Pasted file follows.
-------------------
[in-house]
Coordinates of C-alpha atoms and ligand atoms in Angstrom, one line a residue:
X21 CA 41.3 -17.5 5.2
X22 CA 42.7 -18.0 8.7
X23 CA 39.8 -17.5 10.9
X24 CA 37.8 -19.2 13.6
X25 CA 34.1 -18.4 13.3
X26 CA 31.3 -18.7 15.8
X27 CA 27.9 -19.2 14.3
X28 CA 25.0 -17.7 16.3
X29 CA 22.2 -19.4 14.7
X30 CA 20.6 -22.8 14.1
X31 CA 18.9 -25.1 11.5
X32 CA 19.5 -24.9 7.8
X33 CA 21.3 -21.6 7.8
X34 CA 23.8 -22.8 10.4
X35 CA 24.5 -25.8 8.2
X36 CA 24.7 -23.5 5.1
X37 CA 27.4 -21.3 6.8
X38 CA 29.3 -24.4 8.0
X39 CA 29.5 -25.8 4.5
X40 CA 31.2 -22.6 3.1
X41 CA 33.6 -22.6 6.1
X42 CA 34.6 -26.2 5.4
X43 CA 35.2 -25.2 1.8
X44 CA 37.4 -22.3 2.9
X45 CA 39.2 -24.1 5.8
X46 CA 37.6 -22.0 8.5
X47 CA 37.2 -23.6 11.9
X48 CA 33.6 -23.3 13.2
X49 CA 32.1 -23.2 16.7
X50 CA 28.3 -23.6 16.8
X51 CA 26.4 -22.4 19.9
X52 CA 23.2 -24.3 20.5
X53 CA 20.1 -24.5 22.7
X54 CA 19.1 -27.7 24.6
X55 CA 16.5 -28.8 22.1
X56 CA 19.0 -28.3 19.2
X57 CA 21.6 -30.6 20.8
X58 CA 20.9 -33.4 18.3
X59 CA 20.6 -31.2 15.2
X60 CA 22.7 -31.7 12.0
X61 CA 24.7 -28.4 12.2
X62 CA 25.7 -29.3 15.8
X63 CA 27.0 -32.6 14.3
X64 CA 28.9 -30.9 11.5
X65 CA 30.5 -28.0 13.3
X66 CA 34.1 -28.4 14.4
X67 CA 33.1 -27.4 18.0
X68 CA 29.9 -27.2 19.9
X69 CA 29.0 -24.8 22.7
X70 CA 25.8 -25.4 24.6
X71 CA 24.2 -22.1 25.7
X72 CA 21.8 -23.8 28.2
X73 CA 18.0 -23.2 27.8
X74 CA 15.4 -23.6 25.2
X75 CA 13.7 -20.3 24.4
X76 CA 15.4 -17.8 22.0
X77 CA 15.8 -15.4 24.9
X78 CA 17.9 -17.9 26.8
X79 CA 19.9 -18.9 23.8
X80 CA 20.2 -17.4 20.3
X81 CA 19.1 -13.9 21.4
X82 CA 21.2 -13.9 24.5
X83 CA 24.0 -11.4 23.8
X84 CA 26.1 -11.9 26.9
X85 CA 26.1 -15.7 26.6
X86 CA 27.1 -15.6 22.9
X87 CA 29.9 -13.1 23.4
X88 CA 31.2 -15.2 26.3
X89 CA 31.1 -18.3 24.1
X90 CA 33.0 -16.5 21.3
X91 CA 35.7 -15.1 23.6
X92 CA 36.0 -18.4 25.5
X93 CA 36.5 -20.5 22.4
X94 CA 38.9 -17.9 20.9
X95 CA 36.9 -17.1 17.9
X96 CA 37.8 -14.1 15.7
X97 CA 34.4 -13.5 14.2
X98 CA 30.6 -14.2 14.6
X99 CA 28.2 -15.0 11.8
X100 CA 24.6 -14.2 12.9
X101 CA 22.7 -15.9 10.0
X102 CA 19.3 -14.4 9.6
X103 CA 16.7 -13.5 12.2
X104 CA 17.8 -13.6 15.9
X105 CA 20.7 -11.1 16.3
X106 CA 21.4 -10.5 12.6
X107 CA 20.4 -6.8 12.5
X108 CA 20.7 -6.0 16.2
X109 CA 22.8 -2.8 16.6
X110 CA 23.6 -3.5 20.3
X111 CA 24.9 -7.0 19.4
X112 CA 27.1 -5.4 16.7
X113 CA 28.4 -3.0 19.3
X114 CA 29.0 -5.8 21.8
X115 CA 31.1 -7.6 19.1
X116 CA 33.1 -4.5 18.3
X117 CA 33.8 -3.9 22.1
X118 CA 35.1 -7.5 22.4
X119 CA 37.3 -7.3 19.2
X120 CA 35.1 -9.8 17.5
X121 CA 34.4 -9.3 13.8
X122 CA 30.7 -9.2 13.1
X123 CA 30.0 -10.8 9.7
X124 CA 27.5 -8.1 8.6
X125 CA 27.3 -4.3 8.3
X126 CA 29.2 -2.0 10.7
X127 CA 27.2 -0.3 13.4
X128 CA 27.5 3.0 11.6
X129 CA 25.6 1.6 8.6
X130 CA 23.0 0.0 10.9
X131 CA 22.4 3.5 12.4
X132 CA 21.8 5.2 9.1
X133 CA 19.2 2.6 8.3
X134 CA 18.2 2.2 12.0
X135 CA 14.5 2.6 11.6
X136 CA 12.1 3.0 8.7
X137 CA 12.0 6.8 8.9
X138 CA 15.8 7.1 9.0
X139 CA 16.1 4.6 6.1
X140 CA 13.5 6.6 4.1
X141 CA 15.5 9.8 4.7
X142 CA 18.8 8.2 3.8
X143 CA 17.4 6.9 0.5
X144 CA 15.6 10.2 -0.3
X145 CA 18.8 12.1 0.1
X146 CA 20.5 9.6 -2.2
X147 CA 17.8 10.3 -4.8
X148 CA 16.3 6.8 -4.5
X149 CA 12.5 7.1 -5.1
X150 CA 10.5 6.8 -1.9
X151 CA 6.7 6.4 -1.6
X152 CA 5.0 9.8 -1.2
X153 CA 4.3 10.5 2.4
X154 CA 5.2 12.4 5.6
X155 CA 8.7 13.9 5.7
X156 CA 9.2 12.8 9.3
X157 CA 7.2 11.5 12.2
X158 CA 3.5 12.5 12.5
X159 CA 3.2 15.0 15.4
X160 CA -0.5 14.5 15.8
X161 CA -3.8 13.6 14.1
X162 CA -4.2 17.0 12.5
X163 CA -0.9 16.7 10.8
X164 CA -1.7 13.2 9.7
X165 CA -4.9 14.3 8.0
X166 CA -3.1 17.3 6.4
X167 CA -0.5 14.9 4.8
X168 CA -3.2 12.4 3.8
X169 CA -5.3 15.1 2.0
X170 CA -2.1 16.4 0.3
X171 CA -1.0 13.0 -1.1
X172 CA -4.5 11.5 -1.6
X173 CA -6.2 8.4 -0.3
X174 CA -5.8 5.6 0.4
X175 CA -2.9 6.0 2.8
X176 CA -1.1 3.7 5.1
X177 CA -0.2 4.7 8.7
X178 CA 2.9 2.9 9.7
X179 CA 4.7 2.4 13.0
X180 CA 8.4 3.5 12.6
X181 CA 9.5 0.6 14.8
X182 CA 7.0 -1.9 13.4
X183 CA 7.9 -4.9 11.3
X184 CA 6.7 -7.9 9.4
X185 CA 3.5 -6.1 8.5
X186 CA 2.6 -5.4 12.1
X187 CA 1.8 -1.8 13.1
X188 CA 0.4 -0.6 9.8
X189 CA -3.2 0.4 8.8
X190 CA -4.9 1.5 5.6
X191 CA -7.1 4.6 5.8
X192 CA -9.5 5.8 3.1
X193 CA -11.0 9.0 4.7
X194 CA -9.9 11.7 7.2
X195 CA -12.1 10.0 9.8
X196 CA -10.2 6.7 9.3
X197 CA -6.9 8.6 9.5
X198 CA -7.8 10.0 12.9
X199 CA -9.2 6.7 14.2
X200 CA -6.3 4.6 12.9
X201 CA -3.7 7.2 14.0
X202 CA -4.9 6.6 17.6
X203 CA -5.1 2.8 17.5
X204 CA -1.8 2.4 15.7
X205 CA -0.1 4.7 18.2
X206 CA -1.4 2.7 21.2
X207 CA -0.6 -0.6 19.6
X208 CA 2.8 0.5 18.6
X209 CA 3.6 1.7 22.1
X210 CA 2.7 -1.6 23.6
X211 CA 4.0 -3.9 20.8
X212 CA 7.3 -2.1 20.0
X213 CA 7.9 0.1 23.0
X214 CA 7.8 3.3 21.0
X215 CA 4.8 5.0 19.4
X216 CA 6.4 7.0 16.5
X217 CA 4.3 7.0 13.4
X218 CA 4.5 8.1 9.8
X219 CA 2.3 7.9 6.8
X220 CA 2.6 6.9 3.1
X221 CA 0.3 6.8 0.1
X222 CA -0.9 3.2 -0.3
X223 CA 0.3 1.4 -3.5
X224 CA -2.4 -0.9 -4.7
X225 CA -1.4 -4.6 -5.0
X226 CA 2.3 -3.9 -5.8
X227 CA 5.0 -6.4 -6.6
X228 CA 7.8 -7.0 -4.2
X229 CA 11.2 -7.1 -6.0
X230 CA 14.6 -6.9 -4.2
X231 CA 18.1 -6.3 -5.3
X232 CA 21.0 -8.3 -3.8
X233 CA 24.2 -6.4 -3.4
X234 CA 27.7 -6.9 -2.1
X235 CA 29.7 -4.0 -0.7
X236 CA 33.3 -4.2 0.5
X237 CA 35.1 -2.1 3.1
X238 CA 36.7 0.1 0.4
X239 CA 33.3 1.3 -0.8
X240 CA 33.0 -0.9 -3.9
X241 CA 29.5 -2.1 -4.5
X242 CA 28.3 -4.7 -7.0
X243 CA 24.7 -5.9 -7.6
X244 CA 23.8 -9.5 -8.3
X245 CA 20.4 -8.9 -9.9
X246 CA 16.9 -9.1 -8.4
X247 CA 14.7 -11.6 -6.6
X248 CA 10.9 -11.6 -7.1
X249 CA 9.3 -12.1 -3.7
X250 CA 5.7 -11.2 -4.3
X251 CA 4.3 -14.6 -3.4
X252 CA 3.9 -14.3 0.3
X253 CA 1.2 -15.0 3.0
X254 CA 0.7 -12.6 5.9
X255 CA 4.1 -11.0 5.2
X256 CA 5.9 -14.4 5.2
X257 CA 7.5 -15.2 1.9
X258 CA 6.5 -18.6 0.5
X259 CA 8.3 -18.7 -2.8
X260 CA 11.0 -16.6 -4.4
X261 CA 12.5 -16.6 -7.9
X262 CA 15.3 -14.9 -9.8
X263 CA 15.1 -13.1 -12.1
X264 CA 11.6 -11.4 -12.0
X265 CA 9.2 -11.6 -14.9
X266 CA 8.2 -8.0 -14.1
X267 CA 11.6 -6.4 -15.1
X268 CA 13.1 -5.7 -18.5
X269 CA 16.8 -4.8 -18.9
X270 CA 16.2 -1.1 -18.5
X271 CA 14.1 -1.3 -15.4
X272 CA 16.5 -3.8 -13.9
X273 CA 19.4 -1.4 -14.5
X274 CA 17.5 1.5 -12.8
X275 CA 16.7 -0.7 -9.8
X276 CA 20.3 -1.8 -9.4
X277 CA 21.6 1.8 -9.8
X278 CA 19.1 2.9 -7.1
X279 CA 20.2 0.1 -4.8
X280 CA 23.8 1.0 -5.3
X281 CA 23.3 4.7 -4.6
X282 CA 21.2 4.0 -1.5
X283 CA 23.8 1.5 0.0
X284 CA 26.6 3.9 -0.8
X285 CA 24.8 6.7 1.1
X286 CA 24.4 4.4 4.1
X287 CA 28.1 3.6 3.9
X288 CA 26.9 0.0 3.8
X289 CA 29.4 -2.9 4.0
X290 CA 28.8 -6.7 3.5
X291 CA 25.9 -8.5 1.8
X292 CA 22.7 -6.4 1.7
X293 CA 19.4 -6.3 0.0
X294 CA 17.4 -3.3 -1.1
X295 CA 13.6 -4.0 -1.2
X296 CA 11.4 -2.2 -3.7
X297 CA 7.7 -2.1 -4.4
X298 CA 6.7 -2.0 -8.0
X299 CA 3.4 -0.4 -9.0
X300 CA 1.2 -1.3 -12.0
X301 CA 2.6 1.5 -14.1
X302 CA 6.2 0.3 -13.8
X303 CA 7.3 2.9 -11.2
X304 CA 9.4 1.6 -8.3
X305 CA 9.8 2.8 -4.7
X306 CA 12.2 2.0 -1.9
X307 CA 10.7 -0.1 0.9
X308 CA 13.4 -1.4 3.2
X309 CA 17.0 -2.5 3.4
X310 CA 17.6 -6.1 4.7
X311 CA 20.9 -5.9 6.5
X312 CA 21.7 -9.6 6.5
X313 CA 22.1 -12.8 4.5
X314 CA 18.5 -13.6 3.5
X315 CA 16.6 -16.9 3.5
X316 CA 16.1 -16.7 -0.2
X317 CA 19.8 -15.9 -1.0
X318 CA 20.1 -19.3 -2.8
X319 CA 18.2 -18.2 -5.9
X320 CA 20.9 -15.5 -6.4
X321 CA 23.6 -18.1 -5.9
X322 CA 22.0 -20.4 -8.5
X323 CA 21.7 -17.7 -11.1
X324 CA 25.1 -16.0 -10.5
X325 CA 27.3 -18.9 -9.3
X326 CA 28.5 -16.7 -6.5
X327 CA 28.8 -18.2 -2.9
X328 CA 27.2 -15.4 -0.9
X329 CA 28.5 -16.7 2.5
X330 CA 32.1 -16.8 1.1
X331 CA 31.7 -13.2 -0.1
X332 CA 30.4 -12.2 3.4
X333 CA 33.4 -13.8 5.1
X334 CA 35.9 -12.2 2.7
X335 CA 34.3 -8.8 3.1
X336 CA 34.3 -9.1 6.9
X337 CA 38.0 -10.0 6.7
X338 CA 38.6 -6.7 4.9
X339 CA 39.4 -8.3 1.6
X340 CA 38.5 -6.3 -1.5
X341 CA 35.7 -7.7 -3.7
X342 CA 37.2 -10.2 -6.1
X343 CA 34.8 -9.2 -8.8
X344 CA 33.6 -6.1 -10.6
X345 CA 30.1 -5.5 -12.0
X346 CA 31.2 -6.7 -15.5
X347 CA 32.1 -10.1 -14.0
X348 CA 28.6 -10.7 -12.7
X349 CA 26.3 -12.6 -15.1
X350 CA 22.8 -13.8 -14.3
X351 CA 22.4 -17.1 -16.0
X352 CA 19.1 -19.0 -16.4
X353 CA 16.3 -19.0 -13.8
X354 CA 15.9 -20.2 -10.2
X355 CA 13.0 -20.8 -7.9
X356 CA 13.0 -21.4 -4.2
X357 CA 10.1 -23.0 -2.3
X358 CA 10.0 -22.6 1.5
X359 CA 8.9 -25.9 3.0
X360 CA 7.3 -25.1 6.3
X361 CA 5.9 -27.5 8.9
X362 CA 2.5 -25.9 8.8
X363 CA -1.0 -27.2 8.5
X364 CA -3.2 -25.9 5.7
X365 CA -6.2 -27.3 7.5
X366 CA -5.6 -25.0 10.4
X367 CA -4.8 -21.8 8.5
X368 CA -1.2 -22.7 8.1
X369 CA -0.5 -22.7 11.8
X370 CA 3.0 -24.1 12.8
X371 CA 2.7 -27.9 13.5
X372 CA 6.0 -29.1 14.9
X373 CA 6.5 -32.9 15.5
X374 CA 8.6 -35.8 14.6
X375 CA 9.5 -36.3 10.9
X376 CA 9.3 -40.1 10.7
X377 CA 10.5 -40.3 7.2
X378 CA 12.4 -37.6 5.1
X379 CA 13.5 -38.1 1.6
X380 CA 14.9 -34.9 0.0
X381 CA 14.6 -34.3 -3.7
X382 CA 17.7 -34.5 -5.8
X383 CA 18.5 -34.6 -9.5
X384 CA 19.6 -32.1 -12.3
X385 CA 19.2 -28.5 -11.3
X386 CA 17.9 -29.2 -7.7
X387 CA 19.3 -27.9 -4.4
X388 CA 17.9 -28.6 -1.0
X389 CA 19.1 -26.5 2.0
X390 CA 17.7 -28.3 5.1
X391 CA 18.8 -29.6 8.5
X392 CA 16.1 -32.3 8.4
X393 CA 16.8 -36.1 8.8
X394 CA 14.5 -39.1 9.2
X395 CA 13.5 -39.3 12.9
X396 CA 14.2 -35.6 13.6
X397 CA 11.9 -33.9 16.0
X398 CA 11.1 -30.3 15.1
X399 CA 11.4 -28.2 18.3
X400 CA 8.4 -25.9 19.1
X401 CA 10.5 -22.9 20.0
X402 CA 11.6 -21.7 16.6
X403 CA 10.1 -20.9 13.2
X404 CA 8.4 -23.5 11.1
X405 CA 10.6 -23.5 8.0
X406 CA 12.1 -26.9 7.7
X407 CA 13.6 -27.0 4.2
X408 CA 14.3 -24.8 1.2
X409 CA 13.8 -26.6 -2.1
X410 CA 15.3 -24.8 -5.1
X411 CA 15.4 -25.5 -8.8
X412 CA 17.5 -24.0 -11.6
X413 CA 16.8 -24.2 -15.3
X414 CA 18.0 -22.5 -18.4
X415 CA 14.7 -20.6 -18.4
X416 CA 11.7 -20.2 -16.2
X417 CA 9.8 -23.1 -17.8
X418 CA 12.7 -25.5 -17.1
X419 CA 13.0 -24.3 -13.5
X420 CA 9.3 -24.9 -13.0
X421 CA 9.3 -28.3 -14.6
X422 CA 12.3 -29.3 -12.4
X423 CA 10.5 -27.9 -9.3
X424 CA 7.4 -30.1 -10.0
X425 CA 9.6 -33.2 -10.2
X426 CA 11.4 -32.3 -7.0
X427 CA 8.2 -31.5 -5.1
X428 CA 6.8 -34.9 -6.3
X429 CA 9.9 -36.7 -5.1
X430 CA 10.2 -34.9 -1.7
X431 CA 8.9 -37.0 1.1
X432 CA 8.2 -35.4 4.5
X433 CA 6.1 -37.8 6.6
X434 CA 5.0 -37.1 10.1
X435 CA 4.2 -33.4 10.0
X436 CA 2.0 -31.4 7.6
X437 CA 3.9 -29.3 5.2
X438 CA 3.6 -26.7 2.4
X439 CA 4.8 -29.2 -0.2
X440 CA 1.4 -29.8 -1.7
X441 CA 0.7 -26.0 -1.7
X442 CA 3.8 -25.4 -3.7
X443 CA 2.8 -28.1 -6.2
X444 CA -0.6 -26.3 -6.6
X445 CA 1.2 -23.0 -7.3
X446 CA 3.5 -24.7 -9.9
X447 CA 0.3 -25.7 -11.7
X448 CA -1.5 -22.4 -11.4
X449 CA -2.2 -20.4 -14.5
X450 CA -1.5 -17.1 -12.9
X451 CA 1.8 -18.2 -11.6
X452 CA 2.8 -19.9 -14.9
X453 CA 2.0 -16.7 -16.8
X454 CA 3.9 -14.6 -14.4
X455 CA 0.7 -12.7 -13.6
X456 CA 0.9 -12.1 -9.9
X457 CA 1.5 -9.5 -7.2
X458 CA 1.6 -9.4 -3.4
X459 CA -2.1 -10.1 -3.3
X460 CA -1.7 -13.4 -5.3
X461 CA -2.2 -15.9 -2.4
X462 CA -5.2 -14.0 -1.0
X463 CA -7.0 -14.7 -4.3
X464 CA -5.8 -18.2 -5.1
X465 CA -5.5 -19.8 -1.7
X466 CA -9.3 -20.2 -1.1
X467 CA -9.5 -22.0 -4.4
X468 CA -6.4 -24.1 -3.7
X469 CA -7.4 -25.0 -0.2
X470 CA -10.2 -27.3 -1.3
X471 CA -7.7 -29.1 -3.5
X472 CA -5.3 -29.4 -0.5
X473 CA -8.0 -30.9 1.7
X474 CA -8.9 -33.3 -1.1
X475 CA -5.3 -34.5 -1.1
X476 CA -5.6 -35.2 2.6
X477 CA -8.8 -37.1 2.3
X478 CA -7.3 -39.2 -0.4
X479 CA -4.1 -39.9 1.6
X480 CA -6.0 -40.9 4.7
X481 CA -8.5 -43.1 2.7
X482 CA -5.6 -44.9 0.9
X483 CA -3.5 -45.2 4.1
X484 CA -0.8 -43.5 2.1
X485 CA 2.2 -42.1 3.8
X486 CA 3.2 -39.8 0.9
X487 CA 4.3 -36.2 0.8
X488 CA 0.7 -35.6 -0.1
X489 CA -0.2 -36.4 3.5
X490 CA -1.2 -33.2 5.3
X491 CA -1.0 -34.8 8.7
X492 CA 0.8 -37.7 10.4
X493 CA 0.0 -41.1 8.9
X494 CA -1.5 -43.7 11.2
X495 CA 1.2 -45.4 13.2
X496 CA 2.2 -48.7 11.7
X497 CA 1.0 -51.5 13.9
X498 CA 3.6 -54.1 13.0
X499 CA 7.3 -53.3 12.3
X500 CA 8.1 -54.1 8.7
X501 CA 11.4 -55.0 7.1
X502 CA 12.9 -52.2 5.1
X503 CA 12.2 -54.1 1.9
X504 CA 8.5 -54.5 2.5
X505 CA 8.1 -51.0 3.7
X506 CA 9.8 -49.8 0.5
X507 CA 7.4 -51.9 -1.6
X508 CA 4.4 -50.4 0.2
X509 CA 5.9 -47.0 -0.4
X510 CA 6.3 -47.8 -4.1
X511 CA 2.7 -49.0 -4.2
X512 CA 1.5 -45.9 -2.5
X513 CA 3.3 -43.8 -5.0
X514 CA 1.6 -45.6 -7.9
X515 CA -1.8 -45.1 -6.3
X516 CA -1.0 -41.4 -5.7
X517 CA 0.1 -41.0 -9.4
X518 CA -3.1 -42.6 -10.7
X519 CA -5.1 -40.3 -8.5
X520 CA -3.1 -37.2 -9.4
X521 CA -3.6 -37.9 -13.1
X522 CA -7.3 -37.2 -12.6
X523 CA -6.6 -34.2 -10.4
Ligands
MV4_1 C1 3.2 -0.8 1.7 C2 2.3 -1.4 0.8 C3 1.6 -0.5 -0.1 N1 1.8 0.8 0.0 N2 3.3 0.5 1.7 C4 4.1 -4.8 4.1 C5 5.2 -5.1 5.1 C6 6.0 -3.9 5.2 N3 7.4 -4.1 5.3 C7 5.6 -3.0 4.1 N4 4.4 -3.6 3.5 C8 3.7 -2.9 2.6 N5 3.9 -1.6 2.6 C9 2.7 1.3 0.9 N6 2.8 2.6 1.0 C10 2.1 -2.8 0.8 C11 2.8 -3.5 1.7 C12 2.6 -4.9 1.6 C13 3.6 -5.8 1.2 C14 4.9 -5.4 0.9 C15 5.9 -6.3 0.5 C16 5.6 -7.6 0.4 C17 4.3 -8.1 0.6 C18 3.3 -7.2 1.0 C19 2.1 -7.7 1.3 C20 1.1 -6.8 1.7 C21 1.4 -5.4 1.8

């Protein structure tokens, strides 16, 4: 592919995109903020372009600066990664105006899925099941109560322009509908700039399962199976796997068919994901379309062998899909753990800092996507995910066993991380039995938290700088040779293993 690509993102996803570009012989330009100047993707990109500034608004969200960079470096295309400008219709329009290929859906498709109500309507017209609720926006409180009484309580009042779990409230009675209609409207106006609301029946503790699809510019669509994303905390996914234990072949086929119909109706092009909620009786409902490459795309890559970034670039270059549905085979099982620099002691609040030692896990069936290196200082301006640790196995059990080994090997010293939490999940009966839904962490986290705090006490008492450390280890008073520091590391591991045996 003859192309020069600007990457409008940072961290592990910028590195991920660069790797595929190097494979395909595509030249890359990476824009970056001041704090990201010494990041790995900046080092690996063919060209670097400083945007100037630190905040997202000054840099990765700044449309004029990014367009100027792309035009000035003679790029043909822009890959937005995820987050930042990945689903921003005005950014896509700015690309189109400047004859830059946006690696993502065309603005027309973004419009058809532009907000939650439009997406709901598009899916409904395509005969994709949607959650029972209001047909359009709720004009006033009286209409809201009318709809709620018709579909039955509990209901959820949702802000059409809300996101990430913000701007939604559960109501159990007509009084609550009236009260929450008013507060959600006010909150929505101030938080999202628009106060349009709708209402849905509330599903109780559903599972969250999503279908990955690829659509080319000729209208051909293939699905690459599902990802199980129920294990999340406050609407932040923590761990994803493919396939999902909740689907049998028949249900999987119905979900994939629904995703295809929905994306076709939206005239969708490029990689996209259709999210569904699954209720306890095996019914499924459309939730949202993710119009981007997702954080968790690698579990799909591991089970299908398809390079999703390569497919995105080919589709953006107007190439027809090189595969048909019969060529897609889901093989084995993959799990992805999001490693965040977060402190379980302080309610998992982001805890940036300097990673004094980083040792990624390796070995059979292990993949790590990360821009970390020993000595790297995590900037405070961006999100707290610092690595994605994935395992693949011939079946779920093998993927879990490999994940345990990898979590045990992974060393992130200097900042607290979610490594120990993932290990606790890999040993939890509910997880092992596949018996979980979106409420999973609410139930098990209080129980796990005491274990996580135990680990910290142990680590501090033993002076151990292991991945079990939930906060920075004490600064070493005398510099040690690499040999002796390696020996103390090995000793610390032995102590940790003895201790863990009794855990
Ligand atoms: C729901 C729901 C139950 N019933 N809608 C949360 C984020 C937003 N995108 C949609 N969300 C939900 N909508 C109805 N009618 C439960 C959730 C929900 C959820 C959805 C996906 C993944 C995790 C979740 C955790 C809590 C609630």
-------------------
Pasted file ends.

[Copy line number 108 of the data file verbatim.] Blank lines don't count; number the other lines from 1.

X126 CA 29.2 -2.0 10.7